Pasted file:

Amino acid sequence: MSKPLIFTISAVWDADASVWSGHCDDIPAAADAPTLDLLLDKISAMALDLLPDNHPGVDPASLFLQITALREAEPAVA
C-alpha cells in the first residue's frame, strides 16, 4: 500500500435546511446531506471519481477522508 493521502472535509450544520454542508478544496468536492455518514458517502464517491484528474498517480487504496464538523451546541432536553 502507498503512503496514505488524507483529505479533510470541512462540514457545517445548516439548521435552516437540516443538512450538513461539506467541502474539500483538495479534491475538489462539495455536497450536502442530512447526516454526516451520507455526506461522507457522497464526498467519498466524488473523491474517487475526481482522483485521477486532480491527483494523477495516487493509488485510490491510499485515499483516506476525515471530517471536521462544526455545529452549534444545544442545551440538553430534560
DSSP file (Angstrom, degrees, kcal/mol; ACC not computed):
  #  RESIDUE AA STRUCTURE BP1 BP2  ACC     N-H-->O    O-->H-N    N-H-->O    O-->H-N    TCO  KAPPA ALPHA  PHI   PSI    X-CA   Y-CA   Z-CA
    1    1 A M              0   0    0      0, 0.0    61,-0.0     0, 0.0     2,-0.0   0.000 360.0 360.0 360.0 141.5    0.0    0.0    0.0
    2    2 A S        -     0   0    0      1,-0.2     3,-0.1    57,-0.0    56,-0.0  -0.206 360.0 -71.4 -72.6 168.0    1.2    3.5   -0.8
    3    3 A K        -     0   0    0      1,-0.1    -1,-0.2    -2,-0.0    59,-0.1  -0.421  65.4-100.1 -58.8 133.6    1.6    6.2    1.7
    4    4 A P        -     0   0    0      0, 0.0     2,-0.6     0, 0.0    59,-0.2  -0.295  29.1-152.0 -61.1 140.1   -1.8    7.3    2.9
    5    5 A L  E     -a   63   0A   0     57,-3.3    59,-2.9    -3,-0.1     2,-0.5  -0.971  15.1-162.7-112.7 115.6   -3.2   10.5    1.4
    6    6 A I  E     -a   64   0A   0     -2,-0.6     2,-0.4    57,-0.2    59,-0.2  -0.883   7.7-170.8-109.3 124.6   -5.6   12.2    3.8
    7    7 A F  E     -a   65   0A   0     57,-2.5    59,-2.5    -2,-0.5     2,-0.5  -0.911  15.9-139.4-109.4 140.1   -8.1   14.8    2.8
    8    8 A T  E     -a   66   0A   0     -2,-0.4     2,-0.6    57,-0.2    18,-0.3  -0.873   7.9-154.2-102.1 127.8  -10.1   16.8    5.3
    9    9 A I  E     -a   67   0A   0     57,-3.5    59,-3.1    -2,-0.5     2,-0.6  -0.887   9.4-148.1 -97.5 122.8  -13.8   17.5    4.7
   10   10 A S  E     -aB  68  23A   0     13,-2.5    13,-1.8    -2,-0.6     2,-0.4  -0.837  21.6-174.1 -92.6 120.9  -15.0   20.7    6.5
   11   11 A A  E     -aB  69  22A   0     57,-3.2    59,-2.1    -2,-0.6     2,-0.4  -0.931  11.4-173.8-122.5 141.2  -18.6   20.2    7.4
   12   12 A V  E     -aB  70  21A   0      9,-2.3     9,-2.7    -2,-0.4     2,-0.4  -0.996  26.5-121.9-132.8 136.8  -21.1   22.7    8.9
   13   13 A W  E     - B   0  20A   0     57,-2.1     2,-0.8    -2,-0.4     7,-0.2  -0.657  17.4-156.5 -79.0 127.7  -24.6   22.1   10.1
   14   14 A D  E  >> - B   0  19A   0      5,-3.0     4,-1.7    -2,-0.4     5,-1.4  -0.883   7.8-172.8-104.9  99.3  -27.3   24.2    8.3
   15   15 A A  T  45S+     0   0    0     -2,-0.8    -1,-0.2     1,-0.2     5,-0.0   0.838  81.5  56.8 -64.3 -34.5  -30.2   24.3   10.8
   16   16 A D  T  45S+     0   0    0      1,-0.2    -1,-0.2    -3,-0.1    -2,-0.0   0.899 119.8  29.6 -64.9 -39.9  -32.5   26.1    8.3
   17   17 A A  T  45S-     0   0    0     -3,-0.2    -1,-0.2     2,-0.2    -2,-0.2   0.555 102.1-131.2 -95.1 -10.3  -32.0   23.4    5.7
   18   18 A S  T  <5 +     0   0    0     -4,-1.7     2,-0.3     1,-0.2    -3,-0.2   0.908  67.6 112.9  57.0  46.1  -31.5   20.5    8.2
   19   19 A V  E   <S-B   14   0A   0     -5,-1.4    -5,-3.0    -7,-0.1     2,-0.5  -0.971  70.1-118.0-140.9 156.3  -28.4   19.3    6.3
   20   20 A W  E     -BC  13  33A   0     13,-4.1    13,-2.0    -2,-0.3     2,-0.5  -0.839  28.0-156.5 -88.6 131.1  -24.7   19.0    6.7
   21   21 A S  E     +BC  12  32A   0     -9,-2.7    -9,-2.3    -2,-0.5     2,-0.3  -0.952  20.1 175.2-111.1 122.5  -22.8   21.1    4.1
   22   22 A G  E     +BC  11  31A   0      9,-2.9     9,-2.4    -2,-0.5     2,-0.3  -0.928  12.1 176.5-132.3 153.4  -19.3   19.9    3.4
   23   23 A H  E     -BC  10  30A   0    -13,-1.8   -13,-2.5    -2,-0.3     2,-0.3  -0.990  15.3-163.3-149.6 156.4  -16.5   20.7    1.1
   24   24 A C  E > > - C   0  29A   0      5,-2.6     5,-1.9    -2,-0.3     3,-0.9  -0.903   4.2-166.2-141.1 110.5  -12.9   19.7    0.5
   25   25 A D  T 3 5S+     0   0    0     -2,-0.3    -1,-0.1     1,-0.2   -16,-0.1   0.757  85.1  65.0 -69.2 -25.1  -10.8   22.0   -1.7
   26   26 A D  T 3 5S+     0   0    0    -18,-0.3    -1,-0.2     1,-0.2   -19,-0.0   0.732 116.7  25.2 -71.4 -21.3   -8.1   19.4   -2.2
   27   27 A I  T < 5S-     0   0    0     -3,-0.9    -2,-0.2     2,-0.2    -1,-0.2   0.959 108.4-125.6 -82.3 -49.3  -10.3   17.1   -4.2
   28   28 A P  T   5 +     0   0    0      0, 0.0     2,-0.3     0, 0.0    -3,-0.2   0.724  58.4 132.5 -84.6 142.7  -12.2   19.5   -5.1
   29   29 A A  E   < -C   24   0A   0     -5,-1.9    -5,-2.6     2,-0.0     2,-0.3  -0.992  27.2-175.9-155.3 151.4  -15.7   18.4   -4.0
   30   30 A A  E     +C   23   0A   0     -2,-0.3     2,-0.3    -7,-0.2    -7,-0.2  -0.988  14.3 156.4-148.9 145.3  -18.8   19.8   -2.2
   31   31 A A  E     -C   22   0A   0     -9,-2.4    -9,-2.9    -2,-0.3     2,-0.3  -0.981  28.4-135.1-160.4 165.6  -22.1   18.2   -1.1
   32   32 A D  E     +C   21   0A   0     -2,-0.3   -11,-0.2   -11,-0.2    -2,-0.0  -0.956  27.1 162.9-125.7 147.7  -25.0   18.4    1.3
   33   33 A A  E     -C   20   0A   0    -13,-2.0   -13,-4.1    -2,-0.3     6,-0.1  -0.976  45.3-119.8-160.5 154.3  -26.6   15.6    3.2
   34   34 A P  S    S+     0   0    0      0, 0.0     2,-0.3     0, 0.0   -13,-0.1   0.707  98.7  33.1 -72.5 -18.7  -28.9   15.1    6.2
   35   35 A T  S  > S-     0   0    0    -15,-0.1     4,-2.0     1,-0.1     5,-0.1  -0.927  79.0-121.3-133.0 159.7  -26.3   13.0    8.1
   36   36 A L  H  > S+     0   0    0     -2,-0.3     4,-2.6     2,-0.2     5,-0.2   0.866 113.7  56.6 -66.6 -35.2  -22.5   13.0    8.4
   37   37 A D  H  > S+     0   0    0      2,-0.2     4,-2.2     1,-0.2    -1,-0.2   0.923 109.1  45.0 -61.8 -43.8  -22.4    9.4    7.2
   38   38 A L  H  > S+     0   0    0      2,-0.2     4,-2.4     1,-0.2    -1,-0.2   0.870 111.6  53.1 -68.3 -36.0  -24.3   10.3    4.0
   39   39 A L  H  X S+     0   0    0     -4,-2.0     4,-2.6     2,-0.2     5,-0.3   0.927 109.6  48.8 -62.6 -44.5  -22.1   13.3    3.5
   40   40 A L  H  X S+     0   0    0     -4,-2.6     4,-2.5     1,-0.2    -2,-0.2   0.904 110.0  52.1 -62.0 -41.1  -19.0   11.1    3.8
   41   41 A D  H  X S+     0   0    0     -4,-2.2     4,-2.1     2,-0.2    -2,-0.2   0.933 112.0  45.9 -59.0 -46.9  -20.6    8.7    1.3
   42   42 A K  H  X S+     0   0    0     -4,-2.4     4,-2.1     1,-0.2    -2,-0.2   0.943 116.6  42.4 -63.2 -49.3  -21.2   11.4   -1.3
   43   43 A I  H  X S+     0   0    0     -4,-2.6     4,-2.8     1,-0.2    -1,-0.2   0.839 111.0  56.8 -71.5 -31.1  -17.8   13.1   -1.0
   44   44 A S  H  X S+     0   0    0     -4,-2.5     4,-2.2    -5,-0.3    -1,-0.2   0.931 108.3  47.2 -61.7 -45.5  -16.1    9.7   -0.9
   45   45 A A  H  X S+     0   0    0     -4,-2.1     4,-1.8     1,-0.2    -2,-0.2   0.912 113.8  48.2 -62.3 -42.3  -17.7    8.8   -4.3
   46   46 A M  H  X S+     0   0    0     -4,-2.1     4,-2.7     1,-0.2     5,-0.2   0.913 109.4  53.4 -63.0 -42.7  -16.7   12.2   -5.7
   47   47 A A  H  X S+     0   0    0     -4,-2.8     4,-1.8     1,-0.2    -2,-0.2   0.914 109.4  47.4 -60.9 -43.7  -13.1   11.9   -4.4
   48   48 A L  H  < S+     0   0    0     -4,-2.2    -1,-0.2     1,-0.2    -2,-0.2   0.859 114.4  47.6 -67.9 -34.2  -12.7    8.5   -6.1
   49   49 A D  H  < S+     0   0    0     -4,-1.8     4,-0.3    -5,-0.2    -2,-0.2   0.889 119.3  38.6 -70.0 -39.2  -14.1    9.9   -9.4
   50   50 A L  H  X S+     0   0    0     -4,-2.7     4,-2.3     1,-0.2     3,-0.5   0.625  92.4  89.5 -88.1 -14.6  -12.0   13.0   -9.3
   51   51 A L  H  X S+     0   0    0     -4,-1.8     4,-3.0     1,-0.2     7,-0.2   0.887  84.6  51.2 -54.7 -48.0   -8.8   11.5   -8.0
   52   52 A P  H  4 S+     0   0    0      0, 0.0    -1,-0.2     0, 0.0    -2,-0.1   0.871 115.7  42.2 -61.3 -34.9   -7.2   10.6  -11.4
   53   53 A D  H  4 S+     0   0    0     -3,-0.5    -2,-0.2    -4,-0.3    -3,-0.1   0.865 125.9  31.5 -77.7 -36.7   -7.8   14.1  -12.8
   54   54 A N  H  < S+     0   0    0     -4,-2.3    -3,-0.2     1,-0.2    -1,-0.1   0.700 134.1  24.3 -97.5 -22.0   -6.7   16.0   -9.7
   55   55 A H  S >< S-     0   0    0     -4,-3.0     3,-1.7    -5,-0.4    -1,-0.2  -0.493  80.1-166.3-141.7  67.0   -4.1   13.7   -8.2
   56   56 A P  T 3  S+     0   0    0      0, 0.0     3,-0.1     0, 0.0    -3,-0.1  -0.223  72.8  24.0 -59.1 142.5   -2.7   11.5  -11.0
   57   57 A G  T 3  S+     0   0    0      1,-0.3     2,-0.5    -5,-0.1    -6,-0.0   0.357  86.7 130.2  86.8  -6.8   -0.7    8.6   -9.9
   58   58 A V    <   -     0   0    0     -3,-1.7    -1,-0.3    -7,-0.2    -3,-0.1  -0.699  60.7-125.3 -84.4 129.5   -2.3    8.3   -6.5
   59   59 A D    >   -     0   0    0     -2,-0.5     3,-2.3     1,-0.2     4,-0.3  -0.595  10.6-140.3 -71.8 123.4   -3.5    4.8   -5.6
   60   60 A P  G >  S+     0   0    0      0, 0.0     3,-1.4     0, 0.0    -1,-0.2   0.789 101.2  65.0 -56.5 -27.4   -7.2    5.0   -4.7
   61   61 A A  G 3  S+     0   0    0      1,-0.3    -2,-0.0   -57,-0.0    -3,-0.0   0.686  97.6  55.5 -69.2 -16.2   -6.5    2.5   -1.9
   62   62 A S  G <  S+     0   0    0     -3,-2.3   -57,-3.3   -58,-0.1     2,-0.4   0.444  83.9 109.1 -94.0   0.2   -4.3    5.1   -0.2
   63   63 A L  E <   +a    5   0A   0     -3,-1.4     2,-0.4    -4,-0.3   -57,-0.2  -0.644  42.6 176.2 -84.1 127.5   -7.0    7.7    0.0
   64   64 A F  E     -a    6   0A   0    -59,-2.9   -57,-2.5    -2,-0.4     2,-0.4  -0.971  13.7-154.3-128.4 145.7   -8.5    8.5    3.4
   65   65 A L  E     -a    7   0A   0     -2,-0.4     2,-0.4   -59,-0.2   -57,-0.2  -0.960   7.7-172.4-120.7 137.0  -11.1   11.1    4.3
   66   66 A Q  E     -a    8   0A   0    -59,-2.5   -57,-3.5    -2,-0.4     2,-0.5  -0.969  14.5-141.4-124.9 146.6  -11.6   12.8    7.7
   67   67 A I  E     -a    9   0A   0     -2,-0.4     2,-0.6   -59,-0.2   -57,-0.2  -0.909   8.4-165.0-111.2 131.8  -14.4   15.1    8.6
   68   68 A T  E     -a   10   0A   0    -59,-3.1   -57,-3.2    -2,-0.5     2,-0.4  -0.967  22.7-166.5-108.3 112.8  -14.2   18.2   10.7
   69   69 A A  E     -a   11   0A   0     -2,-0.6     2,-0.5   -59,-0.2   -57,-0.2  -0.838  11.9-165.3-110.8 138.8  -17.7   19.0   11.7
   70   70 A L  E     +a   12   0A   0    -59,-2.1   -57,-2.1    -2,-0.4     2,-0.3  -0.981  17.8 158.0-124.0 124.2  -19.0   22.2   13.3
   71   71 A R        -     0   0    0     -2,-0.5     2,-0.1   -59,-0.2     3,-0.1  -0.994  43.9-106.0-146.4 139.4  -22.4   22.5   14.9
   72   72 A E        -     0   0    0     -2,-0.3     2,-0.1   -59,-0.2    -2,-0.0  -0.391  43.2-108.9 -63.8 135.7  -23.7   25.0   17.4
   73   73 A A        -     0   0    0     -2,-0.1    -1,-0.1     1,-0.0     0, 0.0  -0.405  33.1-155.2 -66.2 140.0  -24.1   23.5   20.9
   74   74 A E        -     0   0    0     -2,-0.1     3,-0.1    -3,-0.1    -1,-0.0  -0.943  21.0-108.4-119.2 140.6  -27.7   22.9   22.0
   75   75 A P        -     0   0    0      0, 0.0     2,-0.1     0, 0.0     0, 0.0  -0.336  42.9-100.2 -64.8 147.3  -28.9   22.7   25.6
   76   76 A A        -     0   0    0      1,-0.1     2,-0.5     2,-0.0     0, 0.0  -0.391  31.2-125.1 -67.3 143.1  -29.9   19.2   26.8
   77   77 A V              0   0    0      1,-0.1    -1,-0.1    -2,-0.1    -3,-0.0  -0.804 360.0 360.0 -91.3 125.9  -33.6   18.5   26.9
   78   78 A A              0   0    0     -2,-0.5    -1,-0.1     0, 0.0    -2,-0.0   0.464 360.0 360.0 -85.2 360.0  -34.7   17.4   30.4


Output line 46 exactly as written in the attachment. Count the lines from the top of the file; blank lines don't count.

   42   42 A K  H  X S+     0   0    0     -4,-2.4     4,-2.1     1,-0.2    -2,-0.2   0.943 116.6  42.4 -63.2 -49.3  -21.2   11.4   -1.3